Some complications include loss of feeling in the treated area that can be prolonged, paradoxical adipose hyperplasia, skin indentation, and discoloration. It should be avoided in patient with cryoglobulinemia, cold agglutinin disease, or paroxysmal cold hemoglobinuria.

Radiofrequency Technology

RF technology penetrates through the skin tissue, resulting in heating of adipose cells, but not affecting muscles. The energy selectively absorbs, resulting in heat generation/build-up to a level of 44⁰-45⁰ C due to impedance of adipose tissues causing both immediate and delayed fat cell destruction without significant change in temperature of either skin.5 Skin and muscle layer heating is reduced by greater vascular flow, allowing for more rapid cooling than adipose.5 Heating of the dermis and subcutaneous tissue also results in collagen denaturation and neocollagenesis, resulting in skin tightening, increased fat cell metabolism, and size reduction. Heating is accomplished much more quickly than cooling; therefore, RF/US treatment sessions are shorter than cryotherapy.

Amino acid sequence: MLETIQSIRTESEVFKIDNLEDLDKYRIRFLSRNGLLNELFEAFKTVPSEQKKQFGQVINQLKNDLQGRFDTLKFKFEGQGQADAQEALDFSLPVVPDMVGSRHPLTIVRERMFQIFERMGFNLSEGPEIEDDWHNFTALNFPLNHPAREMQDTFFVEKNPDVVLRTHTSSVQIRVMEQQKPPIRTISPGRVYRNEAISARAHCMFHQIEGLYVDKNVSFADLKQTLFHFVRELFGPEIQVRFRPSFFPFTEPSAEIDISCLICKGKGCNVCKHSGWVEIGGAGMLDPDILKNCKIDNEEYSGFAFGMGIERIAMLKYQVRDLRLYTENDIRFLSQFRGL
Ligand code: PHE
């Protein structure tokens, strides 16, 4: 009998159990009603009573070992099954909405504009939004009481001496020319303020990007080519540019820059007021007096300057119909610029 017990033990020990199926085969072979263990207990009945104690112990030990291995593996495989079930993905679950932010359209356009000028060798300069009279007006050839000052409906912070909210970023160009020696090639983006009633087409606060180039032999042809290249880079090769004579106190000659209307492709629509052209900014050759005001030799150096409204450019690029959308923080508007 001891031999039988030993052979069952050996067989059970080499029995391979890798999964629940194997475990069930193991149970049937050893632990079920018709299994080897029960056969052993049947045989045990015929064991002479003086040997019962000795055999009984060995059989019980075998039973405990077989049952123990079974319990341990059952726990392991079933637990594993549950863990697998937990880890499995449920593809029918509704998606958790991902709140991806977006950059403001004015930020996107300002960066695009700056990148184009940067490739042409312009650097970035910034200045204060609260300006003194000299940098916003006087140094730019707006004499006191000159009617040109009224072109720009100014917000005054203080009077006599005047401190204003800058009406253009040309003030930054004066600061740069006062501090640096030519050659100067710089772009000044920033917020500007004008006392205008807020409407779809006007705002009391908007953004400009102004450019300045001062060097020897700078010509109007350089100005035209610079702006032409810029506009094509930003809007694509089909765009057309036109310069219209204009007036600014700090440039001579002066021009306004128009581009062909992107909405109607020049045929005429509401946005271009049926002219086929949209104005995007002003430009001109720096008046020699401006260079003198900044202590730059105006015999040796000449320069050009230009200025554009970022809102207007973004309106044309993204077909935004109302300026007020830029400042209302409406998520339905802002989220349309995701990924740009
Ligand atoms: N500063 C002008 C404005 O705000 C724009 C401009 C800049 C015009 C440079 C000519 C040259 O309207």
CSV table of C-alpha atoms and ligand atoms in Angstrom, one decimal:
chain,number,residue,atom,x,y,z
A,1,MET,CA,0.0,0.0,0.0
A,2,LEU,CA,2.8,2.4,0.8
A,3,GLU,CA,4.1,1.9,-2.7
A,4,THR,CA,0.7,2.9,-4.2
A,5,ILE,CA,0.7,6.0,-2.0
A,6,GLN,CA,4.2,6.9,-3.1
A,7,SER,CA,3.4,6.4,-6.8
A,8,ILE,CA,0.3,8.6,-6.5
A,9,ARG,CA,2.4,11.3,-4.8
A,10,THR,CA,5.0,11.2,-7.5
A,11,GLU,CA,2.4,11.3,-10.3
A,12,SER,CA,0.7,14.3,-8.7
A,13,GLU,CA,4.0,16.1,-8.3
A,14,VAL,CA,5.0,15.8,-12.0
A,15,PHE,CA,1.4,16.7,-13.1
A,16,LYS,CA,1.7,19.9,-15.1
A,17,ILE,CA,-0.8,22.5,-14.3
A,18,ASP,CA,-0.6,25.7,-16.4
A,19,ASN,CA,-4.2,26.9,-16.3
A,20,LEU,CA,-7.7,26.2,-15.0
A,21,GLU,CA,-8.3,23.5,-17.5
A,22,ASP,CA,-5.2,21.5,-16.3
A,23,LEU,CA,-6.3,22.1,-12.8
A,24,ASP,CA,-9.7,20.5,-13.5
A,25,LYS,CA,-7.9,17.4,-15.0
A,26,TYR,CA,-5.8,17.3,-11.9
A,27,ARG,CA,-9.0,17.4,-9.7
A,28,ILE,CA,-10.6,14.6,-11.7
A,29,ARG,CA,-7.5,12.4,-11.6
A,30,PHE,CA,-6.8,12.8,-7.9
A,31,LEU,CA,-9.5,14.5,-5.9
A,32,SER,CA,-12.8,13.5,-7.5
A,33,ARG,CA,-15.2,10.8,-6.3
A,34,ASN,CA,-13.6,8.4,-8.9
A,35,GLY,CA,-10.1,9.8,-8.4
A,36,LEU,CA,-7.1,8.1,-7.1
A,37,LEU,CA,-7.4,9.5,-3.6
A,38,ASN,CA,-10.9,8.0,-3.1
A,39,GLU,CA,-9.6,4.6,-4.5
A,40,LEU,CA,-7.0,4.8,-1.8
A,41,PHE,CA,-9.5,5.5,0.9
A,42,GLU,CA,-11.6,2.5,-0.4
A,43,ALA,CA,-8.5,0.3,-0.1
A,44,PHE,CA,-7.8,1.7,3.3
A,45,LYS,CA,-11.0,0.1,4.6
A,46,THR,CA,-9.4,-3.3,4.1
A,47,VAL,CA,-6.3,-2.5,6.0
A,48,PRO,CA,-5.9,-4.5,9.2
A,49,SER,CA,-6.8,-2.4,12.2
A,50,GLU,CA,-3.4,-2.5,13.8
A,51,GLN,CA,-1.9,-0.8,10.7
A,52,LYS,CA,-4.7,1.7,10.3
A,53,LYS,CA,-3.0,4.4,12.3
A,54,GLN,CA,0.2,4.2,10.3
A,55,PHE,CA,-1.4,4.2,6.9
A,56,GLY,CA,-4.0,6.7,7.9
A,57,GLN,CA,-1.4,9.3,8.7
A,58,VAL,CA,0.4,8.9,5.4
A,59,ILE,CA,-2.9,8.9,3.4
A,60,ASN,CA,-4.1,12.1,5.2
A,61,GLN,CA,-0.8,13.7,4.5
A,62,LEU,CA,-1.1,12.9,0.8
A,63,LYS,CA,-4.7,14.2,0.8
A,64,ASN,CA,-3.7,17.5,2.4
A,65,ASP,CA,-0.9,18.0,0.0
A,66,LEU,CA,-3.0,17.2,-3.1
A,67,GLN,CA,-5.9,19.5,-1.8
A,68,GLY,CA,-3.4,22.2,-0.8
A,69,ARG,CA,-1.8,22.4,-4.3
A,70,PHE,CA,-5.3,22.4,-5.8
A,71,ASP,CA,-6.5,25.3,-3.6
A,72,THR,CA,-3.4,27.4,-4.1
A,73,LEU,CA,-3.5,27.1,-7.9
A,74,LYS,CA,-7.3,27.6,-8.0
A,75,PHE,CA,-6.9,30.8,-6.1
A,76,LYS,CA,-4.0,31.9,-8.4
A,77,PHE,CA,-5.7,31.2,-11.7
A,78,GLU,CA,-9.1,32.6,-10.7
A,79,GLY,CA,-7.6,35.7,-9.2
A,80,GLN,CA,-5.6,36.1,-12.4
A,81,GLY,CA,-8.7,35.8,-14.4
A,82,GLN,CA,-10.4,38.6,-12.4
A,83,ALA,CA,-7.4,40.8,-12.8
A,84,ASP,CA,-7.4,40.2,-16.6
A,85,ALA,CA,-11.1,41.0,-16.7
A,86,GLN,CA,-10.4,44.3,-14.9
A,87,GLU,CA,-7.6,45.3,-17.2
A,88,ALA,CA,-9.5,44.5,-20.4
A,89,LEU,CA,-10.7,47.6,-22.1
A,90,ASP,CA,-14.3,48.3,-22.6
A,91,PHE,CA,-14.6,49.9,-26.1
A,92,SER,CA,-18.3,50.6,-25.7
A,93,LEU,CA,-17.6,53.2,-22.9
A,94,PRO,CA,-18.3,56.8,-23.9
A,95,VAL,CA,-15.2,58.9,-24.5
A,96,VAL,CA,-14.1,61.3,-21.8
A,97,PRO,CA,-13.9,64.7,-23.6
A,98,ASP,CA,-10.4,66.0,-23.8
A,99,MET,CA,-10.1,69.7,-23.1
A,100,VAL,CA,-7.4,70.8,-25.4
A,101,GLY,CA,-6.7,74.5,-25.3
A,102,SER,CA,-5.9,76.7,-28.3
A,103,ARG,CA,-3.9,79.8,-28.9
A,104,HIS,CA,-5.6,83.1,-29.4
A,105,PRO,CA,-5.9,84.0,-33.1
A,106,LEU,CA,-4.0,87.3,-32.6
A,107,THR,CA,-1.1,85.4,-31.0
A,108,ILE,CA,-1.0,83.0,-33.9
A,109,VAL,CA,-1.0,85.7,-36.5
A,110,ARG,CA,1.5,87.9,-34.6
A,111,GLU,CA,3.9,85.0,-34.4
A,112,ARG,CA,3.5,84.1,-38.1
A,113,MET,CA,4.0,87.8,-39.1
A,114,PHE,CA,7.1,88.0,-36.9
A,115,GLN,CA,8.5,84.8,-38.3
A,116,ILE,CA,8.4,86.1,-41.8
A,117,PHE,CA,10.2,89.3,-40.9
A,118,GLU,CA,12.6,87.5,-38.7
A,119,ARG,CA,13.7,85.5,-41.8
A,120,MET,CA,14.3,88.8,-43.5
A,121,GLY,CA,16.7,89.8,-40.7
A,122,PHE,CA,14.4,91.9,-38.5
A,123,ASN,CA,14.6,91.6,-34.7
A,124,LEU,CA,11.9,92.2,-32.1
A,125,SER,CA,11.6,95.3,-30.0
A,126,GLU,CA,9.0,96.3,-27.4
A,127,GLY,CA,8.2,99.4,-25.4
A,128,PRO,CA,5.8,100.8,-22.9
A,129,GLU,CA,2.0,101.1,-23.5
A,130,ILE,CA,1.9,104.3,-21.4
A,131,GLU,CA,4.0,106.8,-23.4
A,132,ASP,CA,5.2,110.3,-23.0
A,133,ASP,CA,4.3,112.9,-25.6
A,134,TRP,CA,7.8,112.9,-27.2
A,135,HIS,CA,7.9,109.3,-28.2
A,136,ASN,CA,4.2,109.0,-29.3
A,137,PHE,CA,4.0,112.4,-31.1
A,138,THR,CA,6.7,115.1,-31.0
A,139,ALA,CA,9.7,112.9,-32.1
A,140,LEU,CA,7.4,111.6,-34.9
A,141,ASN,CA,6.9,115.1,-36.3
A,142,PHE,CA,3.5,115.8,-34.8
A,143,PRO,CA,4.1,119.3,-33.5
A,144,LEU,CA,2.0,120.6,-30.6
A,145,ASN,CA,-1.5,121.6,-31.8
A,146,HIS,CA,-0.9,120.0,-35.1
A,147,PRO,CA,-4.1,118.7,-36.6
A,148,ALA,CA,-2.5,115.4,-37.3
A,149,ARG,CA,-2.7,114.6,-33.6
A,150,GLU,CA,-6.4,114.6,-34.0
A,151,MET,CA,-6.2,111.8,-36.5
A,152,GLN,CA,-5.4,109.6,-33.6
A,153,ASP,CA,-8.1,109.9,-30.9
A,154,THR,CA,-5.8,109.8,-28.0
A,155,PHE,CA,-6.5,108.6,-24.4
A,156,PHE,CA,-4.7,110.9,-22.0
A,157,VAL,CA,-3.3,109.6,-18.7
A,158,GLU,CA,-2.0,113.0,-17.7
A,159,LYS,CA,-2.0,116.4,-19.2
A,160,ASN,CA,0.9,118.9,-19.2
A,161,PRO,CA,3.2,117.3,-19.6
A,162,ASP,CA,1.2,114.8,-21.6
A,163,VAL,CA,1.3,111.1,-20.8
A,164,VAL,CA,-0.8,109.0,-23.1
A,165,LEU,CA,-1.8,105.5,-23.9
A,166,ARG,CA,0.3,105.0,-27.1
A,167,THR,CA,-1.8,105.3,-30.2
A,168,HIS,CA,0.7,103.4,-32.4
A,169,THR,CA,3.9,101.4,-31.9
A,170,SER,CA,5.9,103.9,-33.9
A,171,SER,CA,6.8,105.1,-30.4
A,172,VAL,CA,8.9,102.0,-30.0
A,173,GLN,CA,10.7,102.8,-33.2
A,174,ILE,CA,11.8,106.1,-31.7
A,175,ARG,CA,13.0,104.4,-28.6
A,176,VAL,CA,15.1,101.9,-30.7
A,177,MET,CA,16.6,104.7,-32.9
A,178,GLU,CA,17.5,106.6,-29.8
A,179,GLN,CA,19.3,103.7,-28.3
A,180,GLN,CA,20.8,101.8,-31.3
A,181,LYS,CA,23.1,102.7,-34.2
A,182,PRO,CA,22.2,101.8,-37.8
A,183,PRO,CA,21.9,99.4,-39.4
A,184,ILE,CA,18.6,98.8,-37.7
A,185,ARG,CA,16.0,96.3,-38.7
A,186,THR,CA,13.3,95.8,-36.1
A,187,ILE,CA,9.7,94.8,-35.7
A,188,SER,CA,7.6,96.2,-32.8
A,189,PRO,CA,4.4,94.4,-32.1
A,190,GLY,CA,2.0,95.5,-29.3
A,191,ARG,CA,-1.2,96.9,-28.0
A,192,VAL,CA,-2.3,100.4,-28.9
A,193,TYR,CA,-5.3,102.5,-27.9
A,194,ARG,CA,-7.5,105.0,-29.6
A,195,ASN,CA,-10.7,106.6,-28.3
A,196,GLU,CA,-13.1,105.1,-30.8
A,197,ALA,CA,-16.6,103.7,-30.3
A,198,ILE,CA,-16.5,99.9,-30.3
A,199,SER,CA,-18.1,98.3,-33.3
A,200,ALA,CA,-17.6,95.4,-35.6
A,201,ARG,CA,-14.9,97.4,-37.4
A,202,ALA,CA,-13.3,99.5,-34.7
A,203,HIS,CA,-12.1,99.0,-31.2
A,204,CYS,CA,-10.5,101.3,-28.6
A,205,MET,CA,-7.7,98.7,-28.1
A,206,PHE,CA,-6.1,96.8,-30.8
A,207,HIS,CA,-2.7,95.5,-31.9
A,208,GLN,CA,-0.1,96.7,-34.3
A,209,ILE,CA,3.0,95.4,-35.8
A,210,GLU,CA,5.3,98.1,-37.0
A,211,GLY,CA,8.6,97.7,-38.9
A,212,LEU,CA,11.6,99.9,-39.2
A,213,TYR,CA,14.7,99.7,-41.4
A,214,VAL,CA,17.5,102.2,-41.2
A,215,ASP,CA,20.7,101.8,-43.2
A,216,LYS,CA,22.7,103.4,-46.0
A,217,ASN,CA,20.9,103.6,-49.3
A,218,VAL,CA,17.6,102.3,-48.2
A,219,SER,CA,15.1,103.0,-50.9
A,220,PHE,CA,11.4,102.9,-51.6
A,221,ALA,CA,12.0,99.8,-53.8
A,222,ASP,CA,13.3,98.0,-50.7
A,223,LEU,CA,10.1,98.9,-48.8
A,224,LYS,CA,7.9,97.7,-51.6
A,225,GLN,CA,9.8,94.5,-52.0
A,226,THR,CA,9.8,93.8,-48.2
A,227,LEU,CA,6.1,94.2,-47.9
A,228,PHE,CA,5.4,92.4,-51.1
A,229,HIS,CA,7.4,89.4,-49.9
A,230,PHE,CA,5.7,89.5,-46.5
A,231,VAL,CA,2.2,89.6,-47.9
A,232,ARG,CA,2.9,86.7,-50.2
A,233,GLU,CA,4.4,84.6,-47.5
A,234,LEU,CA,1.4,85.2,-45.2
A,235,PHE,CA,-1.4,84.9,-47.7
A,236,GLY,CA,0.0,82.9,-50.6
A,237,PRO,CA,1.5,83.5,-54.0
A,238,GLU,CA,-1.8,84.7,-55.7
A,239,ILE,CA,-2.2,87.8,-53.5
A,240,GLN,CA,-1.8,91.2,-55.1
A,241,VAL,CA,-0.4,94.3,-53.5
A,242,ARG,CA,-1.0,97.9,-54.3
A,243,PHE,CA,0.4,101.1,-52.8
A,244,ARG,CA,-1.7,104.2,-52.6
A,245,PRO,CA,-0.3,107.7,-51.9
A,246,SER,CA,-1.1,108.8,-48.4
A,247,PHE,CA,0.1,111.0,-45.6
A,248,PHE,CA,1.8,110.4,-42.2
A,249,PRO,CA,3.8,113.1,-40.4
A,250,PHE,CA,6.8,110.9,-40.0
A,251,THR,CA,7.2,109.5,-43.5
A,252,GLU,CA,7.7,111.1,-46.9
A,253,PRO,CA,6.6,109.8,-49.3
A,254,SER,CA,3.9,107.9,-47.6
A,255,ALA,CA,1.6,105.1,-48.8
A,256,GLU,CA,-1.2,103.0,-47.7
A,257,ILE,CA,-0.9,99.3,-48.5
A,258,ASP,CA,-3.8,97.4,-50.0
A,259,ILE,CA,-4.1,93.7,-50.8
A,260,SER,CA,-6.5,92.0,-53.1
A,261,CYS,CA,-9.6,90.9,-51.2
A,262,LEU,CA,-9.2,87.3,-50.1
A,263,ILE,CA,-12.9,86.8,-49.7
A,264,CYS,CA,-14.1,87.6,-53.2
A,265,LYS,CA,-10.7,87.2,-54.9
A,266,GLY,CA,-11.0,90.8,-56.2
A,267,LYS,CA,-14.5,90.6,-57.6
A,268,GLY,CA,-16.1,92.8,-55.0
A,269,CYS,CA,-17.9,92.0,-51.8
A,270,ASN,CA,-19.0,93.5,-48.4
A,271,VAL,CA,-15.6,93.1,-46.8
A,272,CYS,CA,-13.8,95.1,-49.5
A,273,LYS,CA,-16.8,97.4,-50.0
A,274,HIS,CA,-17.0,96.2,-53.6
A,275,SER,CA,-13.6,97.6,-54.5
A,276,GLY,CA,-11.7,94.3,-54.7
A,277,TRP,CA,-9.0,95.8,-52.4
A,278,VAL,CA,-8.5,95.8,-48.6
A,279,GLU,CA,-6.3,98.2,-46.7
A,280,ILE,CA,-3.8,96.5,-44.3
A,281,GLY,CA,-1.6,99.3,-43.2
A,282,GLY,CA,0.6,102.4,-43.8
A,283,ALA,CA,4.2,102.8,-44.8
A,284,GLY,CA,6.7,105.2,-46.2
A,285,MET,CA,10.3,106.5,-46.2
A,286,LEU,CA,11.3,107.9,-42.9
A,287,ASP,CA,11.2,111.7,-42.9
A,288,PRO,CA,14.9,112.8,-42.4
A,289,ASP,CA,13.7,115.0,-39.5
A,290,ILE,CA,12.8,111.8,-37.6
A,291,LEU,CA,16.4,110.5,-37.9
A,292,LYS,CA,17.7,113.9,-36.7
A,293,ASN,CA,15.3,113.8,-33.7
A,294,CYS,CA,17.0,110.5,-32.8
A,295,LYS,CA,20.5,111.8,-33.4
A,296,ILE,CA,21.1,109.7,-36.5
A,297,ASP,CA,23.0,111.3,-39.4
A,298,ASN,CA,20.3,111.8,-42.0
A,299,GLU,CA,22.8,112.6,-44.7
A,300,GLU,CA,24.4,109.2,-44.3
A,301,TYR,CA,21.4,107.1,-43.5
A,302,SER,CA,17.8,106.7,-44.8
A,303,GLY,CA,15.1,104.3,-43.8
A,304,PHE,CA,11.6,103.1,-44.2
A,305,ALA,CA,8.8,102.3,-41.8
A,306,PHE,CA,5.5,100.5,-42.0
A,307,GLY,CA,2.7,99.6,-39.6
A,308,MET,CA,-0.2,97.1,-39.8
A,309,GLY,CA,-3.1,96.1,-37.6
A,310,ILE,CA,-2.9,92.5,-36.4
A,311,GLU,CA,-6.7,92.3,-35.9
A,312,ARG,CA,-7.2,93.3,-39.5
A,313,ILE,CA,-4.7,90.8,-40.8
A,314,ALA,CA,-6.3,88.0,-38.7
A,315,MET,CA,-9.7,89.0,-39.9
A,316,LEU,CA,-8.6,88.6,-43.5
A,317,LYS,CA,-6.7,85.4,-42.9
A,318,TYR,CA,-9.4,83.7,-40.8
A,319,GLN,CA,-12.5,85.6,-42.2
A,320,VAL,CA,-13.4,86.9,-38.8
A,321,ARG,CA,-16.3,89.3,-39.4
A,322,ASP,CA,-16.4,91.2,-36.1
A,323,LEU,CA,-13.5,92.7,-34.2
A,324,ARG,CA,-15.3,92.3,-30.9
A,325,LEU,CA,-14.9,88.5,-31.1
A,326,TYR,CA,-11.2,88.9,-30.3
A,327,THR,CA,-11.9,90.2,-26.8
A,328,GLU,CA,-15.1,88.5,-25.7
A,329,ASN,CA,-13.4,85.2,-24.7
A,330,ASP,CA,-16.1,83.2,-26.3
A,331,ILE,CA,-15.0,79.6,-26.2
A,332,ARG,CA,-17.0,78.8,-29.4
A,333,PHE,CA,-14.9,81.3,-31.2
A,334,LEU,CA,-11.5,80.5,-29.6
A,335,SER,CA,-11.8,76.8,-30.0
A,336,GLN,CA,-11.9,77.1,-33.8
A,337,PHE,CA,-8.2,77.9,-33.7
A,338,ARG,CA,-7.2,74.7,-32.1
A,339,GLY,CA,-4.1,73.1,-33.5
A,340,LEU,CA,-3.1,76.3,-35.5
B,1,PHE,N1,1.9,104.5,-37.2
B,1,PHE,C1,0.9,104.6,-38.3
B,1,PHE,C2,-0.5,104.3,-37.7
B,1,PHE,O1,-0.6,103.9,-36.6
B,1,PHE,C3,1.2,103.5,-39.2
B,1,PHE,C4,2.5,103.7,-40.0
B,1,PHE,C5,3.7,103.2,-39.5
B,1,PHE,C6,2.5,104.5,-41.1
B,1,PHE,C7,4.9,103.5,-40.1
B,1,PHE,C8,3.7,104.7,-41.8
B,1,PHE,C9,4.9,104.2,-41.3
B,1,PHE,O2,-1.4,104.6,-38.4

Figure 2. Radiofrequency devices. (Images courtesy of Cutera, truSculpt iD.)

RF heats the adipose tissue to a level where cell death occurs over days to weeks. Skin temperature monitoring occurs and is adjusted to comfort. The metabolic burden from cell death must be flushed out of the patient, assisted by pre- and posttreatment oral hydration. The technique is for localized fat reduction and not marketed for weight loss.

Reports of success with some products include losing 1 to 2 inches from of waist circumference and dropping 2 to 3 pounds. Complications reported include transient erythema of the skin surface, superficial burns from fluid accumulations on the skin, and burns from fluid-filled structure/cysts (dermis, etc.) within the treatment area.5 RF cannot be used close to metallic implants and joint replacements due to potential for heat buildup and burns.

Extracorporeal Shockwave Therapy